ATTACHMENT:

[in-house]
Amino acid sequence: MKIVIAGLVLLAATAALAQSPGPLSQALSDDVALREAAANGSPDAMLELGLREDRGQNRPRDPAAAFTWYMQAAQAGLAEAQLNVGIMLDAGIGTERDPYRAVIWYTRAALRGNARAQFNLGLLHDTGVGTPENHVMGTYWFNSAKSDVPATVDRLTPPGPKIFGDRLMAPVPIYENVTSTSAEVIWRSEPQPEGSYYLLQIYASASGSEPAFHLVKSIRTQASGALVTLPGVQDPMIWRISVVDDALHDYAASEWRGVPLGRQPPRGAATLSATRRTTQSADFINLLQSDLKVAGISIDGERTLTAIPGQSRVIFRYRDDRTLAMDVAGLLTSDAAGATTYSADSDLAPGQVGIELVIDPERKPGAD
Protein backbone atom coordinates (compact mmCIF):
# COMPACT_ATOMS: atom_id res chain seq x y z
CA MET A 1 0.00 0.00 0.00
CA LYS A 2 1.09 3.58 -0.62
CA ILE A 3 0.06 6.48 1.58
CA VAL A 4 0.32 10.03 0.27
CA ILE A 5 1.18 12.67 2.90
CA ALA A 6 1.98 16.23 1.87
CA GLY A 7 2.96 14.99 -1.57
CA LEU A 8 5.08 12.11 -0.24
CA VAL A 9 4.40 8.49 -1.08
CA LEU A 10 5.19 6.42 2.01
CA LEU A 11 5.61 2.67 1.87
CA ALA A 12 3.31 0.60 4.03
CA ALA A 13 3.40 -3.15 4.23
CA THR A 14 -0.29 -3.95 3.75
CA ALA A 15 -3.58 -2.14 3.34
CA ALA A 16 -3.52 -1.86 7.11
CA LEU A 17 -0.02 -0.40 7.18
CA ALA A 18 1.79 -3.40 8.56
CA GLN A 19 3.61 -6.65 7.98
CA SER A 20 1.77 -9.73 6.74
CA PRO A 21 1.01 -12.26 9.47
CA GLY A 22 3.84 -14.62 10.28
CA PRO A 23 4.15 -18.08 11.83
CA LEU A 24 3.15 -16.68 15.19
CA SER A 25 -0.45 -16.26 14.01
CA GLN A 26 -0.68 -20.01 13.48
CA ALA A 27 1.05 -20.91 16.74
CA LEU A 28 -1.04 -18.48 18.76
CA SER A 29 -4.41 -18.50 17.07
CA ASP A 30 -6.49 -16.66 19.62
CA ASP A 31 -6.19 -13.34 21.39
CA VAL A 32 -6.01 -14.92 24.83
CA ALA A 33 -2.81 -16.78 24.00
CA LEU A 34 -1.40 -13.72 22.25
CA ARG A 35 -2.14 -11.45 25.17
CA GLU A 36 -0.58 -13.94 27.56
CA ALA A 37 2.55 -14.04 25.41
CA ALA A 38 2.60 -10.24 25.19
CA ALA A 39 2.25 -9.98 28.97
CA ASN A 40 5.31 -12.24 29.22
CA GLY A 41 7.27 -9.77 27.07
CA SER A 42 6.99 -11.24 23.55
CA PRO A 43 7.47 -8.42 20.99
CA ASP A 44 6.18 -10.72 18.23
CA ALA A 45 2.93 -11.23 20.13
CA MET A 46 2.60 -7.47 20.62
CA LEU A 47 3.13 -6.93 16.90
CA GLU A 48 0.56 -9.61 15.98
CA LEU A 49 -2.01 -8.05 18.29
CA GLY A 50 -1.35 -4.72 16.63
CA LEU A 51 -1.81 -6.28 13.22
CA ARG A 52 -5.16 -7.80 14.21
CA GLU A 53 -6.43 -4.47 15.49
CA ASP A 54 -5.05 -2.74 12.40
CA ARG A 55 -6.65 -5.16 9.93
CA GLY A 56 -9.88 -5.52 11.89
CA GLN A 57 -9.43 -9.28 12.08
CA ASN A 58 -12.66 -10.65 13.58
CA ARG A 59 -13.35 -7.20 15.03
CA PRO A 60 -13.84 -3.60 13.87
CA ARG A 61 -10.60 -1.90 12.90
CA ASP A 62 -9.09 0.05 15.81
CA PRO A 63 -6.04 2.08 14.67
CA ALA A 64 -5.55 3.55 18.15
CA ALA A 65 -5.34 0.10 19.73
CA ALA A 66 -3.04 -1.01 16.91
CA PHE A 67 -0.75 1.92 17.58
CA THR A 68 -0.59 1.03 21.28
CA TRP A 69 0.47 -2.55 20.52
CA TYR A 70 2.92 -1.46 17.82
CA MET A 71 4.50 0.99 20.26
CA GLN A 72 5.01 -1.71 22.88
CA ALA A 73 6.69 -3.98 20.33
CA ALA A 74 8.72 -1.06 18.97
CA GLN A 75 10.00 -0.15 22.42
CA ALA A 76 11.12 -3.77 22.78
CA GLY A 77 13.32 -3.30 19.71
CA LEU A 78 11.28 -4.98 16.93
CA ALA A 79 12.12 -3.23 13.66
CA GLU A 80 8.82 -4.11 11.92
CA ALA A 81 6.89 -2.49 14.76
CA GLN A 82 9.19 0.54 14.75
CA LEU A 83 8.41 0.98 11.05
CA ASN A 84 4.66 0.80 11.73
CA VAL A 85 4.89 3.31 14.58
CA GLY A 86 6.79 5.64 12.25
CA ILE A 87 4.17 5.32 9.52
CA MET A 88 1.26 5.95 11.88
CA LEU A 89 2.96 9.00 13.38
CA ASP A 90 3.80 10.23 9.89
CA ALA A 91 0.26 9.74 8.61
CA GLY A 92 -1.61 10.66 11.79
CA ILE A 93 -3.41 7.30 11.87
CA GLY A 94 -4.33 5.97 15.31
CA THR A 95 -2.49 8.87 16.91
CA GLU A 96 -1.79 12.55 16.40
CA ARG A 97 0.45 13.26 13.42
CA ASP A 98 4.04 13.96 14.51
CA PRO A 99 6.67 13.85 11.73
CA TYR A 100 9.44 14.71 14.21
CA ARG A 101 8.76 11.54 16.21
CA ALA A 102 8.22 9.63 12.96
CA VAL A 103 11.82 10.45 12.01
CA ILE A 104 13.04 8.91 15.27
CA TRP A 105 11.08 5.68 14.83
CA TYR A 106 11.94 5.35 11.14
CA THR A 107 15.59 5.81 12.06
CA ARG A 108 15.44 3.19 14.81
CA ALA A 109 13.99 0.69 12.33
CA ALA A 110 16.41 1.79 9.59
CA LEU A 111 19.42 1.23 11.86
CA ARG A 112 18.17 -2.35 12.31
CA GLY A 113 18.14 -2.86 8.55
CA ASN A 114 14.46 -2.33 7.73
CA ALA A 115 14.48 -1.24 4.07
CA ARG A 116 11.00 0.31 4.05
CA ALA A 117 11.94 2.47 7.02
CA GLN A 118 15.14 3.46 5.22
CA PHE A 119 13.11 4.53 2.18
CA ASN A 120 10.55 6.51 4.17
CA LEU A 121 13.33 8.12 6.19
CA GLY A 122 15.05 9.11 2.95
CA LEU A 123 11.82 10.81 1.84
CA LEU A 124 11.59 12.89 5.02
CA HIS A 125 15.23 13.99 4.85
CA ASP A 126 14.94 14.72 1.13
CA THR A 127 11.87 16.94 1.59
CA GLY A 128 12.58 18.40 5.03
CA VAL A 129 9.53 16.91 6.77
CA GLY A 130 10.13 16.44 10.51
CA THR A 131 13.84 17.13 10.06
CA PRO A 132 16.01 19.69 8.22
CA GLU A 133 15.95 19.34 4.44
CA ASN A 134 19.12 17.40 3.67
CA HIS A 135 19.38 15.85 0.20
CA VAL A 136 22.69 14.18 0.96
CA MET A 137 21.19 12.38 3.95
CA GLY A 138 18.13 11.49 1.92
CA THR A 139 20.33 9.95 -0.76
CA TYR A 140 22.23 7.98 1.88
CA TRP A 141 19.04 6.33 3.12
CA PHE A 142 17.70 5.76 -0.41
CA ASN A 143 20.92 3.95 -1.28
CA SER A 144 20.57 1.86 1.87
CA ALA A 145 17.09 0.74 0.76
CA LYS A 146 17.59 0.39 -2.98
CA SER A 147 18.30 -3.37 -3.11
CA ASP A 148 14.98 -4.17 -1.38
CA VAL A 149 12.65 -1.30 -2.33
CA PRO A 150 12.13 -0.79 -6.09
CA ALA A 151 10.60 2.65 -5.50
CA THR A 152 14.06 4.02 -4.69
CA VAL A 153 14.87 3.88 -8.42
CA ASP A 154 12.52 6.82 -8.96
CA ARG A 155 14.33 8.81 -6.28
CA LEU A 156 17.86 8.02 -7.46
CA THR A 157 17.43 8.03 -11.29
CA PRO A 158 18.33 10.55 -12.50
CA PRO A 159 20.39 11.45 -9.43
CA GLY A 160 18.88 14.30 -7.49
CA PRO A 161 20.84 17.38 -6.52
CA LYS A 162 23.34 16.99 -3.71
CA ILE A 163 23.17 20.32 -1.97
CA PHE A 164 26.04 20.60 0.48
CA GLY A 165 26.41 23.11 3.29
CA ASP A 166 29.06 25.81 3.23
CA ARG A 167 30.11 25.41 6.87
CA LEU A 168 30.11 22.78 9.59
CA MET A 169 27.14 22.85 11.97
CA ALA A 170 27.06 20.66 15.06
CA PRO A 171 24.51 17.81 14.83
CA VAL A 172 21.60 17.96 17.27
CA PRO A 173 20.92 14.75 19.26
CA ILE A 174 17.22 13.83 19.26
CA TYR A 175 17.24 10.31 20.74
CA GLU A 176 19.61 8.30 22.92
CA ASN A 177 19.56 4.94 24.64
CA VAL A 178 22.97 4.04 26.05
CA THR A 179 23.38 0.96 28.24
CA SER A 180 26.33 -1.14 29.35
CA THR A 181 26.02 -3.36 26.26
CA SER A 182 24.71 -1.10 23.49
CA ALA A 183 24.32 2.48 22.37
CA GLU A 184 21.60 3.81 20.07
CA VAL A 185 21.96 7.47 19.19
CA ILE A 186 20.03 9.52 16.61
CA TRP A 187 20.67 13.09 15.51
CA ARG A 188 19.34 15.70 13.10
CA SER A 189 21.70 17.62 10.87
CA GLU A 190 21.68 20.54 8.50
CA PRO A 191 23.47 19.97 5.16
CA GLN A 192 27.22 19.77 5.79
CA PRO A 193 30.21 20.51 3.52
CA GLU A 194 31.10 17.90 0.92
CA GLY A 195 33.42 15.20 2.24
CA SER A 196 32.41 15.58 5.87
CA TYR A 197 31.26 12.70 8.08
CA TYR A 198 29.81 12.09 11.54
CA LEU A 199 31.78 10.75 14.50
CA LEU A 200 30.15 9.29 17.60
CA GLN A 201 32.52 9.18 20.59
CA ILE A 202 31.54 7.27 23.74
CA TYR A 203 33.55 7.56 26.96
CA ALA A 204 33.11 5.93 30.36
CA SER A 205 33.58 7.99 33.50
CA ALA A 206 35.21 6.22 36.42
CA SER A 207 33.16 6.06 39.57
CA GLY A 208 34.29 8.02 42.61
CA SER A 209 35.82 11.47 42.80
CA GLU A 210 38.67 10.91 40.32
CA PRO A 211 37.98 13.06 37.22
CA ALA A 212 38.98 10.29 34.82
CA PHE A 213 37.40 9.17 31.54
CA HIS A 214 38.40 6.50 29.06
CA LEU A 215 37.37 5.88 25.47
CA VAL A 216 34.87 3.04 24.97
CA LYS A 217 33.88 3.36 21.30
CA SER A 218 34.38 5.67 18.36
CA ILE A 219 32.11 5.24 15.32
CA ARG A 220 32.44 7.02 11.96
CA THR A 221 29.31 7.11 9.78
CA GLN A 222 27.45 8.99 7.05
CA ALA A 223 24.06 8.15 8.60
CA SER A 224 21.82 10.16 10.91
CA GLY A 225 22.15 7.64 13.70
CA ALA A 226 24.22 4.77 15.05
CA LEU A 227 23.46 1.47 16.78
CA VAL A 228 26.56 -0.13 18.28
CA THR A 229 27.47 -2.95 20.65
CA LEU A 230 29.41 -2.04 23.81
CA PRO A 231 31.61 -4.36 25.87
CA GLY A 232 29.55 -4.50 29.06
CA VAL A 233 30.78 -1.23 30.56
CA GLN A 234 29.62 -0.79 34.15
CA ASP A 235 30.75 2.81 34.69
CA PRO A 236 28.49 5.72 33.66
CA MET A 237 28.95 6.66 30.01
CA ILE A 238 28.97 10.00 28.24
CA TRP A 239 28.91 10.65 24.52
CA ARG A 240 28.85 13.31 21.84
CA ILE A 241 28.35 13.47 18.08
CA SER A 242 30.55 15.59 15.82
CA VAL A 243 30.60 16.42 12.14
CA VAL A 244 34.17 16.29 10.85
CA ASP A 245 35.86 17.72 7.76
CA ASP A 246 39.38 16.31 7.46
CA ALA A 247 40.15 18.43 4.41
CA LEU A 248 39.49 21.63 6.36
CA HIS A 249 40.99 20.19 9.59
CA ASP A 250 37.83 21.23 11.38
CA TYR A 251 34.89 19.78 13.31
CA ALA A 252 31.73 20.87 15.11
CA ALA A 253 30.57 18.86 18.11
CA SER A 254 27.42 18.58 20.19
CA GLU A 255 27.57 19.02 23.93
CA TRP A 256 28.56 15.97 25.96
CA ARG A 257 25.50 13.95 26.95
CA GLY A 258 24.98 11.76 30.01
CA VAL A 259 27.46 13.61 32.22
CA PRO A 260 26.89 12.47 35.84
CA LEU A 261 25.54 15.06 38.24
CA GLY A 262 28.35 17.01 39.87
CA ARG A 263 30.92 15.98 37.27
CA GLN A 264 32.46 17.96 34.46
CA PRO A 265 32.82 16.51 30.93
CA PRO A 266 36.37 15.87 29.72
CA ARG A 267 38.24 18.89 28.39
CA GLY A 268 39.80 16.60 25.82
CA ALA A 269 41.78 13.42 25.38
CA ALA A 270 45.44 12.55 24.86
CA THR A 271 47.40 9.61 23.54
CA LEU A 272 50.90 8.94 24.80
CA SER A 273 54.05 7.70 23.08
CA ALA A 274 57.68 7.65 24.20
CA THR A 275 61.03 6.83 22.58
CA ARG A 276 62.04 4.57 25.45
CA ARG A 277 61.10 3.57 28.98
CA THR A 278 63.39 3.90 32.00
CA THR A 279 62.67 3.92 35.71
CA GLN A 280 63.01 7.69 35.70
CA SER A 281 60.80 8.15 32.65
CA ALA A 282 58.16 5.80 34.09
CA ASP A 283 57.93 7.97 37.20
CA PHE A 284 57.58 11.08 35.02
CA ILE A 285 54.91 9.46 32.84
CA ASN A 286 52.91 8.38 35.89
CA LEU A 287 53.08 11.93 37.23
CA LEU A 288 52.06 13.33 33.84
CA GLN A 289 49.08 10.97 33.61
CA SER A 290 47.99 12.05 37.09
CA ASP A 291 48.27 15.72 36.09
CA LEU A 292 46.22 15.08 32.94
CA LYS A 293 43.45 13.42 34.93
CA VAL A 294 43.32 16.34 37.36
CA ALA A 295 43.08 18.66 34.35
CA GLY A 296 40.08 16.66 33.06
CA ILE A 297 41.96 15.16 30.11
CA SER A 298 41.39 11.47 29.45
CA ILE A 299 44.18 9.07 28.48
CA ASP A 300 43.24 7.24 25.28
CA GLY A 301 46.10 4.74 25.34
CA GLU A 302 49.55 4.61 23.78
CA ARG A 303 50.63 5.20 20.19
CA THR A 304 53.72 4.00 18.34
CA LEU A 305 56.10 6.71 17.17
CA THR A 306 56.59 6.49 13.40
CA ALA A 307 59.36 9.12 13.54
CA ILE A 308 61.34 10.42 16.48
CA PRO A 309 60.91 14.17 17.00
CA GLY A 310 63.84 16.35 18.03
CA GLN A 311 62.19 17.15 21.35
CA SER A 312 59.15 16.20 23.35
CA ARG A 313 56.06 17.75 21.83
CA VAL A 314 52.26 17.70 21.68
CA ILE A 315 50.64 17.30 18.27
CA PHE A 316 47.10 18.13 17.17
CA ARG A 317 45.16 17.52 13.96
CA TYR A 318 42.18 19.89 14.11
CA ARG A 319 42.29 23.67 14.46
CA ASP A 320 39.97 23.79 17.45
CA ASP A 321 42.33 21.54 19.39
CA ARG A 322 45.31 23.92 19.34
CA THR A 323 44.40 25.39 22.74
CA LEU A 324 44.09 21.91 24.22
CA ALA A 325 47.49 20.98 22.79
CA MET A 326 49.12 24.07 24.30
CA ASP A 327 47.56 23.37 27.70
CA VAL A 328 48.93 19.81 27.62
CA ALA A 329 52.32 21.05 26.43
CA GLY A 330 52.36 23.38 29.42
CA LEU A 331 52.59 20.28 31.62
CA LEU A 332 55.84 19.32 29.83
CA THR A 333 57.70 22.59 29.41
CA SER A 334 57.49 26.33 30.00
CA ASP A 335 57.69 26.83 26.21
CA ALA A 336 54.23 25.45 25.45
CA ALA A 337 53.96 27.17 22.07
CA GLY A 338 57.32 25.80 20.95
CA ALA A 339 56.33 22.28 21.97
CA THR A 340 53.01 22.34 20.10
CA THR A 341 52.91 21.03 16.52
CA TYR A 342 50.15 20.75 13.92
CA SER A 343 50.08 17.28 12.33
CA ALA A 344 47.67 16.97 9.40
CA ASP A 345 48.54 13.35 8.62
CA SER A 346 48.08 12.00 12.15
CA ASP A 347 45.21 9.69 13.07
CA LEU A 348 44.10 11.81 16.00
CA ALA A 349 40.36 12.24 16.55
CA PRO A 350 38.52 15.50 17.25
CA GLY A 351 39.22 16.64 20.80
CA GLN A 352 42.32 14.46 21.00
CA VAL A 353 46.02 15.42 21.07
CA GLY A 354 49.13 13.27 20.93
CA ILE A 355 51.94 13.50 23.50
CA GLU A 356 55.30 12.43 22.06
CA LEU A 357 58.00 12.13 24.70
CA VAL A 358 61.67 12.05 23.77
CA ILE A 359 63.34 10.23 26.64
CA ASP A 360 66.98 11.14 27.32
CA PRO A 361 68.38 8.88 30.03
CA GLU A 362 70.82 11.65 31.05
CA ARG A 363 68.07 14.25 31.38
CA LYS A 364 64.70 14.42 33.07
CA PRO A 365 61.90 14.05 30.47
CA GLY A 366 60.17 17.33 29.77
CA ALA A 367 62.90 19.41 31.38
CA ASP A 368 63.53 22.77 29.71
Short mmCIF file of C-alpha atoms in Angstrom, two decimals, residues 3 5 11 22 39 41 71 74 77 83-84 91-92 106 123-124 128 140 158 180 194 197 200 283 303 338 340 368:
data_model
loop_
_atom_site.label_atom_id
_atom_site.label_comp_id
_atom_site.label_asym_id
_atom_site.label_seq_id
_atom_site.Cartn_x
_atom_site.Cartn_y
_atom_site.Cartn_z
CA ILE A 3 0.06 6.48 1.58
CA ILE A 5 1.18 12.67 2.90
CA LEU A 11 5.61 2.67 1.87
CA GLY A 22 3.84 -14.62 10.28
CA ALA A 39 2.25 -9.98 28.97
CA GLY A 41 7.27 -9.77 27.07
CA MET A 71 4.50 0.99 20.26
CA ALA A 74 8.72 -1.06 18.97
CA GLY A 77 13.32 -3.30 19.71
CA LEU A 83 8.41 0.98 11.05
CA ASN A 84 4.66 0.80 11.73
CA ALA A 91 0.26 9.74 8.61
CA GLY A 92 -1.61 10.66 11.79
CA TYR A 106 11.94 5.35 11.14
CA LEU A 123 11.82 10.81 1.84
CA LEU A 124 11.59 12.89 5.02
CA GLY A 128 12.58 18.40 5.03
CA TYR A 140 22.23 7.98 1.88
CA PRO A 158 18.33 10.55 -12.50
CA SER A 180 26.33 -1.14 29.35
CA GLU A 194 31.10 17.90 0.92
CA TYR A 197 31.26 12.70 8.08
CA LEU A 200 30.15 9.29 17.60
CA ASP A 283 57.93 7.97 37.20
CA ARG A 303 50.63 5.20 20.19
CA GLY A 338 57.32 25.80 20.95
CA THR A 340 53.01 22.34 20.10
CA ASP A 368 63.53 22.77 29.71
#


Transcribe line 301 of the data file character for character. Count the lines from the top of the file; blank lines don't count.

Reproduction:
CA ILE A 297 41.96 15.16 30.11